Our ATV (All Terrain Vehicle) Experience: Hoping to get a different feel from the Golan than most passers-by do, Yossi and I hired a literally down-to-earth tour of the region with native tour guides from the Golan. We started out at Kibbutz Merom Golan (underneath Mt. Bental), through the agricultural fields, stopping at an old half-destroyed building near Kuneitra that once served as Syria’s Officers’ School in the region. The first of our guides was a young Israeli that had just finished his basic army service. His parents moved to the Golan years ago, and he was born there. The second was a young Druze from Masaada, who had obviously lived his entire life on the Golan. The latter told us that most Druze will stay on the Golan (regardless of who rules it), but some are “blacklisted” in Syria, and will have to move out, probably into the Galilee. He believed that won’t be a problem, because of strong family ties to other Druze throughout the Galilee.
When we asked our guides why, in their opinion, hasn’t Israel leveled the grounds of the old structure and did something useful with the land (the area is surrounded by fields and dairies), they didn’t have a very good answer. “It’s for history’s sake”. The emerging feeling is that despite the de-jure annexation of the Golan, it is very much in a state of suspended animation. All the old and bombed structures and the mine fields are sitting there awaiting to be returned wholesale to the Syrians, for them to deal with this hot potato, when the time is right.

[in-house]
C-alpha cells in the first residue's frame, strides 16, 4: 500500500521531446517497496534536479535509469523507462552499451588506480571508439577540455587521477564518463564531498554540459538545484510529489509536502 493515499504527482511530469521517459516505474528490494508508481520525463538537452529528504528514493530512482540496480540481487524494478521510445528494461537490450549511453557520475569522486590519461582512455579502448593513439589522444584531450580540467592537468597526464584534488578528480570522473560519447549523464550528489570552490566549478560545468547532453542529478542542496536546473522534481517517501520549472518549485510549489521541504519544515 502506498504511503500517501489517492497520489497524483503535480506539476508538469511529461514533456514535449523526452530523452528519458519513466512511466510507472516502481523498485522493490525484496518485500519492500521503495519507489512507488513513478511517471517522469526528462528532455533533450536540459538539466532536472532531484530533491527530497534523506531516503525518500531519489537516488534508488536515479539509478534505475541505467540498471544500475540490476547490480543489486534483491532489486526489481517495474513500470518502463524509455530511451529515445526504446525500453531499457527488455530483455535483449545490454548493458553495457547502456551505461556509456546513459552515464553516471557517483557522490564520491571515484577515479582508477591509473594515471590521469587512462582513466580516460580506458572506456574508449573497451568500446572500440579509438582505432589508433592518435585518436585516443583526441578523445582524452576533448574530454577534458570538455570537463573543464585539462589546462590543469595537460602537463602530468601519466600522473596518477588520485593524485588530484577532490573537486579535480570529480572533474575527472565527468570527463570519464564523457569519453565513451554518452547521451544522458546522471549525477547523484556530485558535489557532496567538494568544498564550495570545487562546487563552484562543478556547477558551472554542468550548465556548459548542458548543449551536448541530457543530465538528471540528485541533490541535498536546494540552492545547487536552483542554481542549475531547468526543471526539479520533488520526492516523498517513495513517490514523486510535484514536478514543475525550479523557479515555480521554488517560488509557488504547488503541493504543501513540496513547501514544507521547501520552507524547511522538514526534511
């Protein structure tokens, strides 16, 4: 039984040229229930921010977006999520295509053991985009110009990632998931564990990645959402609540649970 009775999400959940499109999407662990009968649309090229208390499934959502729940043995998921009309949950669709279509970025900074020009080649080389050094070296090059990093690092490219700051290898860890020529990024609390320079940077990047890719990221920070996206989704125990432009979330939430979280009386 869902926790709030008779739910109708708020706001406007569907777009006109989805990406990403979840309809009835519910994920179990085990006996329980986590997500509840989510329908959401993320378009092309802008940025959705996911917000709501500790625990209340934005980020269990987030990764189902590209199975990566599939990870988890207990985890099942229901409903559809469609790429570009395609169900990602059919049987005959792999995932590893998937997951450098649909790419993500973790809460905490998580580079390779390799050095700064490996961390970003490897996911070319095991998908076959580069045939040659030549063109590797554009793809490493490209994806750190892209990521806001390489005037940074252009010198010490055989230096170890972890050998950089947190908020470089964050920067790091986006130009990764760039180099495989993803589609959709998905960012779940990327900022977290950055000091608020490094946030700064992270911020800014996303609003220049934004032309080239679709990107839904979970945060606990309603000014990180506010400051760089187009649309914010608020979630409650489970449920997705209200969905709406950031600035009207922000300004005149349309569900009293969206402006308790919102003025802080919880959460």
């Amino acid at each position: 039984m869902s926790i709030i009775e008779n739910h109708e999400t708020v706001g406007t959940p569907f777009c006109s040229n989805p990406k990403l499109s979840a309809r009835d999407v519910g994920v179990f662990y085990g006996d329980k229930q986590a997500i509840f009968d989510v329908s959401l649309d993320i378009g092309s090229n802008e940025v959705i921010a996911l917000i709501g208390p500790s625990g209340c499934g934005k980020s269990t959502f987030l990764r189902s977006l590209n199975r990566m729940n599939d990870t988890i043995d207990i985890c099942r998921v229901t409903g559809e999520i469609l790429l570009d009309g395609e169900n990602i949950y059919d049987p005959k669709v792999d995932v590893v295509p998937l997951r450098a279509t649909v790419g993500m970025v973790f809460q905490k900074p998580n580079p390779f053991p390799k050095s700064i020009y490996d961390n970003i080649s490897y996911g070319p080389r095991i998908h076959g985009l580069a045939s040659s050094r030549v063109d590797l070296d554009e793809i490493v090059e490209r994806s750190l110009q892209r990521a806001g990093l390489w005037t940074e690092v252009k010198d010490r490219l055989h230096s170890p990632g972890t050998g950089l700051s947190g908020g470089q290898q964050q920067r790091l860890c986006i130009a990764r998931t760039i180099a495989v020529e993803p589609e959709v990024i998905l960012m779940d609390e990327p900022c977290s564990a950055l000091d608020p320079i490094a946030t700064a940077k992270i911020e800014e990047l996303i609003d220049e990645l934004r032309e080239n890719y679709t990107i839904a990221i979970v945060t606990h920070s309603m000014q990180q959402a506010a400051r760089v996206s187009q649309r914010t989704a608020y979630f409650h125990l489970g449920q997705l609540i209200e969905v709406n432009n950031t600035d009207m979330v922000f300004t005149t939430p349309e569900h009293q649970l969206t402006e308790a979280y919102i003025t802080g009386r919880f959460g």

Our favorite Cafe: Reported on in the past (on Syria Comment and Creative Syria), “Coffee Anan” was packed with tourists, Evangelical Christians who seemed quite resolute that Israel should remain on the Golan, other Jewish groups from the U.S., as well as religious Jews from Israel. I had never seen the place so full. The gentleman at the cashier seemed to think that the Golan would be returned. The pictures on the walls are of main tourist attractions in Syria. We asked ourselves what their purpose might be. The answers ranged from Hopes for Peace to Greater Israel…
Each visit to the Golan invokes conflicting emotions for me, which over the years have sorted themselves out, but still catch me off guard every now and then. I am of course an avid believer in the return of the Golan to its rightful owner – Syria and the Syrian people. While I am well aware of all that has occurred on these hills, and on the plains below on either side, I still believe this territory is not ours to hold, nor ours to keep. And yet, when you are up there, when the fresh strong wind is blowing in your face, while you observe and inhale the beauty of this Middle-Eastern Prairie, the most primitive instincts of ownership kick in. Suddenly I find myself asking “Wait a minute, why don’t we deserve this place?” And then I recall an old Palestinian gentleman I once met in E. Jerusalem, who said to me “Only fools think that conquered land should be returned.” And suddenly I like that saying. Because it is truly so beautiful up there, and so painful to consider giving back.
But we know what must be done, and we will support it.
(More to follow in Part II)